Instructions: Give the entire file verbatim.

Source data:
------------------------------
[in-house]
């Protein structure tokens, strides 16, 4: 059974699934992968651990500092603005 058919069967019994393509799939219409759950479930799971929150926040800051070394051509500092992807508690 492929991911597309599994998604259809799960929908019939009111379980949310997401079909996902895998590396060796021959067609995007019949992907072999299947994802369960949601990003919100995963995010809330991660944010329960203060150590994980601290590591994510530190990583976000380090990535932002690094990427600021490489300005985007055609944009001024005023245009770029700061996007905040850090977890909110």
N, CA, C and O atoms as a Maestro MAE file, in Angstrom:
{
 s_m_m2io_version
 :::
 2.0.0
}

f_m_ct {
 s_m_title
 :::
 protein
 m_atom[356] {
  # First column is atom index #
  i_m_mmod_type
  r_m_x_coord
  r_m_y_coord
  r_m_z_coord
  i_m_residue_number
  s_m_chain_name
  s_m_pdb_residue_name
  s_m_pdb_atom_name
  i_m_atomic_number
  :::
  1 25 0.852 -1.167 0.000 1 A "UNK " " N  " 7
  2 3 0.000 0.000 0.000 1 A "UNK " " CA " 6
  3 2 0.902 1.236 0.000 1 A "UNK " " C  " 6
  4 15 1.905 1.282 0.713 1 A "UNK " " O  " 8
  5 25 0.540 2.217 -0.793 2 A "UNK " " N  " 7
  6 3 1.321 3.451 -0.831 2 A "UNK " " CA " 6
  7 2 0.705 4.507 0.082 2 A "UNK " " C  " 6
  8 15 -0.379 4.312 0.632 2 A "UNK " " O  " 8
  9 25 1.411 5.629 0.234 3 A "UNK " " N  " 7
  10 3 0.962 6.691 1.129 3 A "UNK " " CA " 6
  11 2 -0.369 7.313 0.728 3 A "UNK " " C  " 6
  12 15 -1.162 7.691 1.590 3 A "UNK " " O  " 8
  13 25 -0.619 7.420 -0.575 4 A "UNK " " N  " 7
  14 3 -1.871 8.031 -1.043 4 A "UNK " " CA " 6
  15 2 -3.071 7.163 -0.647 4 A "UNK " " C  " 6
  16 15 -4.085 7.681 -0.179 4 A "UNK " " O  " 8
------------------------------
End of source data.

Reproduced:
[in-house]
């Protein structure tokens, strides 16, 4: 059974699934992968651990500092603005 058919069967019994393509799939219409759950479930799971929150926040800051070394051509500092992807508690 492929991911597309599994998604259809799960929908019939009111379980949310997401079909996902895998590396060796021959067609995007019949992907072999299947994802369960949601990003919100995963995010809330991660944010329960203060150590994980601290590591994510530190990583976000380090990535932002690094990427600021490489300005985007055609944009001024005023245009770029700061996007905040850090977890909110």
N, CA, C and O atoms as a Maestro MAE file, in Angstrom:
{
 s_m_m2io_version
 :::
 2.0.0
}

f_m_ct {
 s_m_title
 :::
 protein
 m_atom[356] {
  # First column is atom index #
  i_m_mmod_type
  r_m_x_coord
  r_m_y_coord
  r_m_z_coord
  i_m_residue_number
  s_m_chain_name
  s_m_pdb_residue_name
  s_m_pdb_atom_name
  i_m_atomic_number
  :::
  1 25 0.852 -1.167 0.000 1 A "UNK " " N  " 7
  2 3 0.000 0.000 0.000 1 A "UNK " " CA " 6
  3 2 0.902 1.236 0.000 1 A "UNK " " C  " 6
  4 15 1.905 1.282 0.713 1 A "UNK " " O  " 8
  5 25 0.540 2.217 -0.793 2 A "UNK " " N  " 7
  6 3 1.321 3.451 -0.831 2 A "UNK " " CA " 6
  7 2 0.705 4.507 0.082 2 A "UNK " " C  " 6
  8 15 -0.379 4.312 0.632 2 A "UNK " " O  " 8
  9 25 1.411 5.629 0.234 3 A "UNK " " N  " 7
  10 3 0.962 6.691 1.129 3 A "UNK " " CA " 6
  11 2 -0.369 7.313 0.728 3 A "UNK " " C  " 6
  12 15 -1.162 7.691 1.590 3 A "UNK " " O  " 8
  13 25 -0.619 7.420 -0.575 4 A "UNK " " N  " 7
  14 3 -1.871 8.031 -1.043 4 A "UNK " " CA " 6
  15 2 -3.071 7.163 -0.647 4 A "UNK " " C  " 6
  16 15 -4.085 7.681 -0.179 4 A "UNK " " O  " 8